Figure 5: Relative Cartesian Coordinates @ 30,10 .

Polar Coordinates

Polar coordinates use a distance and an angle to describe the position of a point.

Figure 6: Absolute Polar Coordinates 50<37 .

Just like Cartesian coordinates, polar coordinates can also originate in a position different from the origin.

Figure 7: Relative Polar Coordinates @31.6<18.4 .

Object and Grid Snapping

To specify a coordinate, you can use the snap feature which allows you to precisely select grid points or significant points on existing objects: endpoints or midpoints of lines, etc.

Basic Editing

Entities can be inserted, selected, and, once selected, can be deleted, transformed or duplicated. To insert an entity means to draw it by selecting the appropriate drawing tool, such as line, arc, etc., and by locating points that define the object to be drawn, such as the endpoints of a line.

Entity Selection

An entity must be selected before it can be deleted, duplicated, or transformed. Entity selection is one of the most basic of CAD operations. There are a wide variety of selection tools to quickly select groups of entities, entities within a range, connected entities, etc.


Deleting an entity means to remove it from the drawing.


Basic modifications of a CAD systems include translation, rotation, reflection, and scaling. As well as these operations which don't alter the characteristic geometry of selected entities, there are some that do. You can break, trim, extend or stretch existing entities.


The required sizes of features are conveyed through use of dimensions. Distances may be indicated with either of two standardized forms of dimension: linear and ordinate.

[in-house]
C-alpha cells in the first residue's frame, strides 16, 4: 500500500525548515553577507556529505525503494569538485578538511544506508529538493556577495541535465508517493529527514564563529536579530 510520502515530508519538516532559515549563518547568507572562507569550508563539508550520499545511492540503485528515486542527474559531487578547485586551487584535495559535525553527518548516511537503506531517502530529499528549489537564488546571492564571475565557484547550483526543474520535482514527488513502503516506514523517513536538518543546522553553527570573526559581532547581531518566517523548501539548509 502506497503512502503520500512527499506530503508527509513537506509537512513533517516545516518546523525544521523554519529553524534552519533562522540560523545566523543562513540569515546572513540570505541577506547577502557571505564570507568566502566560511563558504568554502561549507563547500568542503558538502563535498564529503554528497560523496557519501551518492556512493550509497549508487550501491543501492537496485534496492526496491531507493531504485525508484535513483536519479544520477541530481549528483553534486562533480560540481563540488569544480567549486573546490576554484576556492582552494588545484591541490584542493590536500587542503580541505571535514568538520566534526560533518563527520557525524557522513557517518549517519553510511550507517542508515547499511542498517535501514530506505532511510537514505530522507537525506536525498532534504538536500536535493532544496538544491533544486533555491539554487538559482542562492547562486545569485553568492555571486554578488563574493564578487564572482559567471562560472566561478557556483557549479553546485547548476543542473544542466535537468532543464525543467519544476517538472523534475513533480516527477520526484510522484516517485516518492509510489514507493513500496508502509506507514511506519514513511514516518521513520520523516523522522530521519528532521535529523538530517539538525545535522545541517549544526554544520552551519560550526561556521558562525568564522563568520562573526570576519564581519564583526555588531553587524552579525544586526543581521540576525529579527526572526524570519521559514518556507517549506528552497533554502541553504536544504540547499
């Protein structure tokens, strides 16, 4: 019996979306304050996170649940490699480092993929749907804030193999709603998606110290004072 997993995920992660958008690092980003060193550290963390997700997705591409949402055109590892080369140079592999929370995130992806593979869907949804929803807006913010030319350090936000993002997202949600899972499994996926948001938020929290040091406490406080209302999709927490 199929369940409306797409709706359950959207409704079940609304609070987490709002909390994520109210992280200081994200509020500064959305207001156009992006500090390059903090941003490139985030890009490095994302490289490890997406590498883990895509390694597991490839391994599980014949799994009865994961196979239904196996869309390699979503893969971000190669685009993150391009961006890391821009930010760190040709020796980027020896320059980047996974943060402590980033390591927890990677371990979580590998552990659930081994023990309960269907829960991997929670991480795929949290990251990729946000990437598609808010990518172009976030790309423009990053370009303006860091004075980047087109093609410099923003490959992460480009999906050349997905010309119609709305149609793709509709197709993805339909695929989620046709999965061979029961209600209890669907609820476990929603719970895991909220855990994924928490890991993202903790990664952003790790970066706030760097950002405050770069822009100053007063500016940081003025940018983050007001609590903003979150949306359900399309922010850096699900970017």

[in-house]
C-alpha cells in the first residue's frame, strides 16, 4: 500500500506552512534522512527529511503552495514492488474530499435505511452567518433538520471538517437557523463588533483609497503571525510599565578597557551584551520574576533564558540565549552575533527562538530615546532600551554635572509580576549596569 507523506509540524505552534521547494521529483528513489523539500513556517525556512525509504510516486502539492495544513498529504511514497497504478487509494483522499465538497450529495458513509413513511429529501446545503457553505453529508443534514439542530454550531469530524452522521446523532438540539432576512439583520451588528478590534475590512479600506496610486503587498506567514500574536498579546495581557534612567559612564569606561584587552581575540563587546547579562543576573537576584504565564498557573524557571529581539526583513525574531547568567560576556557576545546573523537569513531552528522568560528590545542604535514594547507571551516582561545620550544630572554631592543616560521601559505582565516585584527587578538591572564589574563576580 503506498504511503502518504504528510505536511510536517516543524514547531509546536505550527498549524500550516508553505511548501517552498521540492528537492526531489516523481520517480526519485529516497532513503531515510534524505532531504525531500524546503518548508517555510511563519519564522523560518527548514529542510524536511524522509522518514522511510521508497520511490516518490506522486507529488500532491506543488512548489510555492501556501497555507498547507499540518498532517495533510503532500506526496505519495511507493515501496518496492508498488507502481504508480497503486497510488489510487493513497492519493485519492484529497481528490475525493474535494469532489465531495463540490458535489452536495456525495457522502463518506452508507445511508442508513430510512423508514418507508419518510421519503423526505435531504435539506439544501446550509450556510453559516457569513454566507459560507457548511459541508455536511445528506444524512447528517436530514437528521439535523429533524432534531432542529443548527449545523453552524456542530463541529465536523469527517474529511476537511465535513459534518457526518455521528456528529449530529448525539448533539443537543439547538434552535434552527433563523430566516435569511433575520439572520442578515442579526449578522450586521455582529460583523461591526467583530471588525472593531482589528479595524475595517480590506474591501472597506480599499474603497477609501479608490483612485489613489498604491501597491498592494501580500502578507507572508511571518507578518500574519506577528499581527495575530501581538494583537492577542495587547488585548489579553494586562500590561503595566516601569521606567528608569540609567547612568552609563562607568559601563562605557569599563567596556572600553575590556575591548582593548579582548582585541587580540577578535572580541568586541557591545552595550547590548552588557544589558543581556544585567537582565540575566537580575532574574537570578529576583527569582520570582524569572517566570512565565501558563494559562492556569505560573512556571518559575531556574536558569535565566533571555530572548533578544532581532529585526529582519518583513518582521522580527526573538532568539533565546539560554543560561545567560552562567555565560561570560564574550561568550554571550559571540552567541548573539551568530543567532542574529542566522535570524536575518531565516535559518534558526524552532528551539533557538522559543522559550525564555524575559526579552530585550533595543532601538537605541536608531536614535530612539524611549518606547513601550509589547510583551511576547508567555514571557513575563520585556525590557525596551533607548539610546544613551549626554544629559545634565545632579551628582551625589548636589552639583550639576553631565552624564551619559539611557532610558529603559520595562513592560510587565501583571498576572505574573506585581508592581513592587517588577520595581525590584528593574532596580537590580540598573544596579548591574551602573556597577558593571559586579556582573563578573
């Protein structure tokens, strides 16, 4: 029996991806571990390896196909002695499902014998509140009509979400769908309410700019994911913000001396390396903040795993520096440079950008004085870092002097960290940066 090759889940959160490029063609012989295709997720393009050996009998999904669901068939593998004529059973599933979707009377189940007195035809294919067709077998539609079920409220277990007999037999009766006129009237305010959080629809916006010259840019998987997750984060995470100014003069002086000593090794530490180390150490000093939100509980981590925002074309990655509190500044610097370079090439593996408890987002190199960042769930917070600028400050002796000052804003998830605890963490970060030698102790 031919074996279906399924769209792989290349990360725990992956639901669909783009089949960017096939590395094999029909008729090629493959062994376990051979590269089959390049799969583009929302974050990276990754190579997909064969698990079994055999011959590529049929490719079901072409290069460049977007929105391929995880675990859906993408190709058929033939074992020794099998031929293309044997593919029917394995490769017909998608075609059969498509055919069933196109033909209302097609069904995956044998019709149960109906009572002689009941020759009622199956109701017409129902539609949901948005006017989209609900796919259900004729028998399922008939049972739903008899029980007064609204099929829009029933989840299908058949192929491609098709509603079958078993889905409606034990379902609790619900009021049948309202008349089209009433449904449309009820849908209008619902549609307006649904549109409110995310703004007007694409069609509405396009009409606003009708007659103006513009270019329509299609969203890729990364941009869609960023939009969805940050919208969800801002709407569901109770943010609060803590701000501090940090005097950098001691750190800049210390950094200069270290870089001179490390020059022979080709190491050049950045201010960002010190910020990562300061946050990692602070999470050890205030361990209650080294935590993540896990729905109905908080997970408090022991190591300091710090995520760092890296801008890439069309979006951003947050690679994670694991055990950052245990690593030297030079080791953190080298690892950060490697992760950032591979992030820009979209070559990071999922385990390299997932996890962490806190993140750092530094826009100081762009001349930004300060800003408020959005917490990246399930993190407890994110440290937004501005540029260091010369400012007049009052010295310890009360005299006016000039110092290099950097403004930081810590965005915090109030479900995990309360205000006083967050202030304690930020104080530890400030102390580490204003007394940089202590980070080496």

• With linear dimensions, two parallel lines, called “extension lines,” spaced at the distance between two features, are shown at each of the features. A line perpendicular to the extension lines, called a “dimension line,” with arrows at its endpoints, is shown between, and terminating at, the extension lines. The distance is indicated numerically at the midpoint of the dimension line, either adjacent to it, or in a gap provided for it.
  • With ordinate dimensions, one horizontal and one vertical extension line establish an origin for the entire view. The origin is identified with zeroes placed at the ends of these extension lines. Distances along the x- and y-axes to other features are specified using other extension lines, with the distances indicated numerically at their ends.

Sizes of circular features are indicated using either diametral or radial dimensions. Radial dimensions use an “R” followed by the value for the radius; Diametral dimensions use a circle with forward-leaning diagonal line through it, called the diameter symbol, followed by the value for the diameter. A radially-aligned line with arrowhead pointing to the circular feature, called a leader, is used in conjunction with both diametral and radial dimensions. All types of dimensions are typically composed of two parts: the nominal value, which is the “ideal” size of the feature, and the tolerance, which specifies the amount that the value may vary above and below the nominal. Architectural Dimensions

Viewing in CAD

Unlike in manual drafting, there is no need in CAD to determine in advance the sheet size and drawing scale. There is no drawing scale: all sizes and distances are specified using their full-scale values. A 10 meter object is drawn as a 10 meter object. Only at the printing stage, the drawing scale needs to be determined based on sheet size and drawing size.

On the screen, the user can adjust the currently visible area of the drawing by zooming in to view more detail or zooming out to view a wider extent. Another important viewing operation in CAD is panning. To see another portion of the drawing without changing the display scale, a user pans to it by “moving” a rectangular display window until it's over the desired spot.

cad_basics.txt · Last modified: 2012/06/27 19:14 by relue